Local Muslim Leader Urges Taiwan to Develop Halal Food Industry

| 26/11/2008 | Reply

TAIPEI, Nov 25 Asia Pulse – A local Muslim leader called on the
government Monday to be more active in developing the halal food
industry and strengthen its global networking, especially with Muslim
states, to establish itself as a prominent player in this multibillion
dollar industry.

“Taiwan
has what it takes to play a pivotal role” in the specialized food
industry, but the government “lacks a clear policy direction, ”
Salahuding Ma Chao-yen, the head of the Taipei Grand Mosque, said in an
interview with the Central News Agency.

Ma, who attended the
Global Halal Conference held in Bangkok, Thailand Nov. 20-22, pointed
to many local advantages that could give it an edge in supplying the
equipment and advanced techniques in producing halal food, which
describe foods allowed under Islamic dietary guidelines.

These
strengths, Ma said, include management technology, agricultural
refinement techniques, and research and development into health foods
and other high value-added products.




Thailand in particular is already attempting to establish itself
as the center of the halal industry in Asia region, Ma said, suggesting
that Taiwan model itself after the Southeast Asian country to establish
a comprehensive strategy and clear market position.

He also urged
the government, especially the Ministry of Economic Affairs, to
facilitate coordination among subsidiary agencies to come up with
long-term plans.

Meanwhile, Ma recommended that the government
use the annual Taipei International Food Show, with its display of
Taiwan’s advanced food processing techniques and facilities, as its
main showcase to attract Muslim visitors, who are the main consumers of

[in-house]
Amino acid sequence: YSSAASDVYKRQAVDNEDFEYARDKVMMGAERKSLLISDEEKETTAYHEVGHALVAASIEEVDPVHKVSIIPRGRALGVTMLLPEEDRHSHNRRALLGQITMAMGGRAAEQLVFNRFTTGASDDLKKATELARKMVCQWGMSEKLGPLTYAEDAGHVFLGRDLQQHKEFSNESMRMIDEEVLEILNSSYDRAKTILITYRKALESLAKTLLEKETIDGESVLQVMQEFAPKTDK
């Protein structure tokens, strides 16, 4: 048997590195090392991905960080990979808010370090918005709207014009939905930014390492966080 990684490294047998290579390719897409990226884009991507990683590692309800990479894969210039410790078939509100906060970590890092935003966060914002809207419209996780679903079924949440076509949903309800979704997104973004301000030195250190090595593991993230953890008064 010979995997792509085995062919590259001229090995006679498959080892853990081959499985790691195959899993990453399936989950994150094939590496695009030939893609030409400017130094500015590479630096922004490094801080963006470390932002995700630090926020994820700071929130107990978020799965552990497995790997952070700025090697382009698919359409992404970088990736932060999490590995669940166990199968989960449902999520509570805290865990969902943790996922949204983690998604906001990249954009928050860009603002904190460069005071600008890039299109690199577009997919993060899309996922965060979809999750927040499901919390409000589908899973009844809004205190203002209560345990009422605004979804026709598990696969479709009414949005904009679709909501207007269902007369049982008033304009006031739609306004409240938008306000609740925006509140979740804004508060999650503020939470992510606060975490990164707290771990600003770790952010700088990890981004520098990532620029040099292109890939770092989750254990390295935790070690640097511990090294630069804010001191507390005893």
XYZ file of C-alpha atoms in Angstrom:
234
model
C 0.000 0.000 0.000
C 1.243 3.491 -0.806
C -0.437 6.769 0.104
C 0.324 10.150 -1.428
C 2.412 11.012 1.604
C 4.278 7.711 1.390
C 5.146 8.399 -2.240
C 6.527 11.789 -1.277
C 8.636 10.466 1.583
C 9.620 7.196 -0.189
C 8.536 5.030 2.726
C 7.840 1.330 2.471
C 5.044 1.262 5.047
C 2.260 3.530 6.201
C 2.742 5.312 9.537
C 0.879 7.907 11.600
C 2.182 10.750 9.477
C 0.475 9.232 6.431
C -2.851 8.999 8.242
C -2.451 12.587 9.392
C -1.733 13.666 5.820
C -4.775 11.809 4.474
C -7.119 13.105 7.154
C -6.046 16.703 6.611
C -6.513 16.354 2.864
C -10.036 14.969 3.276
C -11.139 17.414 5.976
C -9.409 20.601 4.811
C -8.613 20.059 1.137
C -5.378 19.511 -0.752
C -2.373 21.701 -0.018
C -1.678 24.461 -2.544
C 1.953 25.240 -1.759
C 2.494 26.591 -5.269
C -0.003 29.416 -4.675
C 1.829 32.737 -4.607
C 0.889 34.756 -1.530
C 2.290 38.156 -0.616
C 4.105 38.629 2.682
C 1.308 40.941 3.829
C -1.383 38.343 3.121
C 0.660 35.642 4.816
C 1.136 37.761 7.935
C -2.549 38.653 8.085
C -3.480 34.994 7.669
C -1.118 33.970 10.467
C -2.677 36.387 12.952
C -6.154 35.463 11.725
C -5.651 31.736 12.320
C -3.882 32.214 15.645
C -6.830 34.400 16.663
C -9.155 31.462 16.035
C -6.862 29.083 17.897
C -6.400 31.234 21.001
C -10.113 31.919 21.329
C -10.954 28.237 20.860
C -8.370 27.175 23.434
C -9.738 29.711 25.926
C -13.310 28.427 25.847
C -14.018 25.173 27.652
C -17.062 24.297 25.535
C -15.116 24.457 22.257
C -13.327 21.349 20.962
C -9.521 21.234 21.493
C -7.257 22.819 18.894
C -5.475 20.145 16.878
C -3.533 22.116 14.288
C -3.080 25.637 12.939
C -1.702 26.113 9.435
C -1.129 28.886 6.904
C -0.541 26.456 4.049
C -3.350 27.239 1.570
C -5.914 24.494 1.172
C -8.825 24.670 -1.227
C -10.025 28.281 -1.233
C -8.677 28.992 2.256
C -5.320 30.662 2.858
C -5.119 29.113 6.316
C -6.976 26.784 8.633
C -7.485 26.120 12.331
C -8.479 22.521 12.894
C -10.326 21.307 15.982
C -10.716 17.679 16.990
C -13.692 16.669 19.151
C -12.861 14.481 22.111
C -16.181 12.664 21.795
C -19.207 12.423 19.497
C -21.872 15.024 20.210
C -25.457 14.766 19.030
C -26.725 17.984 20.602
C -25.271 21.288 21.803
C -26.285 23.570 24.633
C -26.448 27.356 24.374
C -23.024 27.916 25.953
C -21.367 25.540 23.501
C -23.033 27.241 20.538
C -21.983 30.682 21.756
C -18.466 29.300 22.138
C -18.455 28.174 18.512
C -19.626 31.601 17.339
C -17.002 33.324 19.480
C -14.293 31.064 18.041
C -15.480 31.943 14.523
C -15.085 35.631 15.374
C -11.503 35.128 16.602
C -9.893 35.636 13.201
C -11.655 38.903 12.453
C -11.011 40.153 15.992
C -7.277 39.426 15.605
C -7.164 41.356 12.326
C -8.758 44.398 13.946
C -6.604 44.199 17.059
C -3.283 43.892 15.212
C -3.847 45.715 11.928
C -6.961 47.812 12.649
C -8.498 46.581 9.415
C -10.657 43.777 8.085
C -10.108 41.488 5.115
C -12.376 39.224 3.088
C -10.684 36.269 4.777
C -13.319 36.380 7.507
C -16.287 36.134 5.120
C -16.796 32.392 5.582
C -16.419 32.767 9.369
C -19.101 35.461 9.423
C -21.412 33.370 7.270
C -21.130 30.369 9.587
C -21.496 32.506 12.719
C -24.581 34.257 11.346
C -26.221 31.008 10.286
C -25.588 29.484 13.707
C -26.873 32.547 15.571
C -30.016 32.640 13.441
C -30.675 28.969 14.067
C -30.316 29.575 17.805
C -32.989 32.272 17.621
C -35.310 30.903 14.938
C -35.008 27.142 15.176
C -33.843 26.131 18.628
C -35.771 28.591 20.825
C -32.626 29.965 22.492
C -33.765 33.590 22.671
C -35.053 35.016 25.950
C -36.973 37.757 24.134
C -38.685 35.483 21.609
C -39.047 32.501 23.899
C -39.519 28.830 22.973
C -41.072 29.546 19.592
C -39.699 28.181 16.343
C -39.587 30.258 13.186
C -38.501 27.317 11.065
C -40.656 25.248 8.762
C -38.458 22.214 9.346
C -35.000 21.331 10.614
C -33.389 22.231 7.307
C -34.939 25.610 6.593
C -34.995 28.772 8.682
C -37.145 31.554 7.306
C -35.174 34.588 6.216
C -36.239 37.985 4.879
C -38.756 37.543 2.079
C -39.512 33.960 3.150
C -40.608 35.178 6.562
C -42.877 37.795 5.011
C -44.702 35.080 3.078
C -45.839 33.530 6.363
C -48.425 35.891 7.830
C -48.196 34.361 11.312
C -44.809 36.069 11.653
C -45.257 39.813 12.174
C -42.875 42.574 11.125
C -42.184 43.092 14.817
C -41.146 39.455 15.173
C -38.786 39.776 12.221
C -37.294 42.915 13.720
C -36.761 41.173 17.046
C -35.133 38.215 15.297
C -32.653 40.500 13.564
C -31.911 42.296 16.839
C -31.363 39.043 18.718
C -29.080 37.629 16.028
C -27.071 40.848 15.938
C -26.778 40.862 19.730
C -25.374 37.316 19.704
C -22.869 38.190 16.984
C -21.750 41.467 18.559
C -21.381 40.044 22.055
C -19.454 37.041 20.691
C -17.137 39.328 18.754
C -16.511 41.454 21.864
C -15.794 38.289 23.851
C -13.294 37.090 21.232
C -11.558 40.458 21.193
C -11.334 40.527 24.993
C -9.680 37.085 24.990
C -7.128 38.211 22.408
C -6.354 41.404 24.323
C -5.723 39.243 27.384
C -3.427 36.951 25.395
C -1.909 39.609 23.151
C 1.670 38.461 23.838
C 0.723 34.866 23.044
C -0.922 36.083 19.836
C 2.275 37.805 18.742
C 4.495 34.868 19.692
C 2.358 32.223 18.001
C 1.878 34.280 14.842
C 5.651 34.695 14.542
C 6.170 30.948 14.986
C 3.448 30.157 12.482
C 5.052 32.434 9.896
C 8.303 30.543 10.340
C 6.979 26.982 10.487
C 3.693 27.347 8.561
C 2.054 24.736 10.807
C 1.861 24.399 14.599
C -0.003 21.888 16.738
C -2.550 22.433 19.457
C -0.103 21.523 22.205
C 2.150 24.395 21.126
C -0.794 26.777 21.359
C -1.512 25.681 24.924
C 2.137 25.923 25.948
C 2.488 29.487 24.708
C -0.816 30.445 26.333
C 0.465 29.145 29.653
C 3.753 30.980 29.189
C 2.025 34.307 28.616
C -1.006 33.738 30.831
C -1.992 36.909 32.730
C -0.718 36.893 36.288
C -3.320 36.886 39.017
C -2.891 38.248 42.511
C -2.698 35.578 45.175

halal food.

He explained that as most Muslim countries tend to be
dominated by small or medium enterprises due to their level of economic
development, Taiwan is a good fit to supply those countries with the
suitable equipment and necessary technology for halal food production.

Such
cooperation and transfer of skills, he said, would help Taiwan not only
forge closer ties with Muslim countries, but also boost Taiwan’s own
economy.

Taiwan can also act as a facilitator or coordinator for
the halal food trade among Muslim countries, Ma believed, as the
country is not involved in power struggles within the Muslim community
and has a generally friendly attitude toward Muslims.

The growing
halal market is expected to become one of the most profitable niches in
the food industry, with an estimated trade value of US$200 billion a
year, according to a program from the Bangkok conference.

Ma said the worldwide halal market value reached US$600 billion in 2007, and is expected to attain US$1 trillion by 2010.

There
are currently 1.6 billion Muslims living in 148 countries around the
globe, making up one-fourth of the world’s population.

Taiwan has approximately 50,000 followers, with an additional 100,000 Indonesian Muslims who are in Taiwan on work contracts.

The government, however, “is
taking a passive attitude in mobilizing Taiwan’s resources, ” Ma
contended, describing the country as still in the early stage of
importing the halal food concept compared to Southeast Asian rivals.

Malaysia and Thailand, he said, have crafted proactive policies to facilitate certification and promote trade in the industry.

Category: Media & Events

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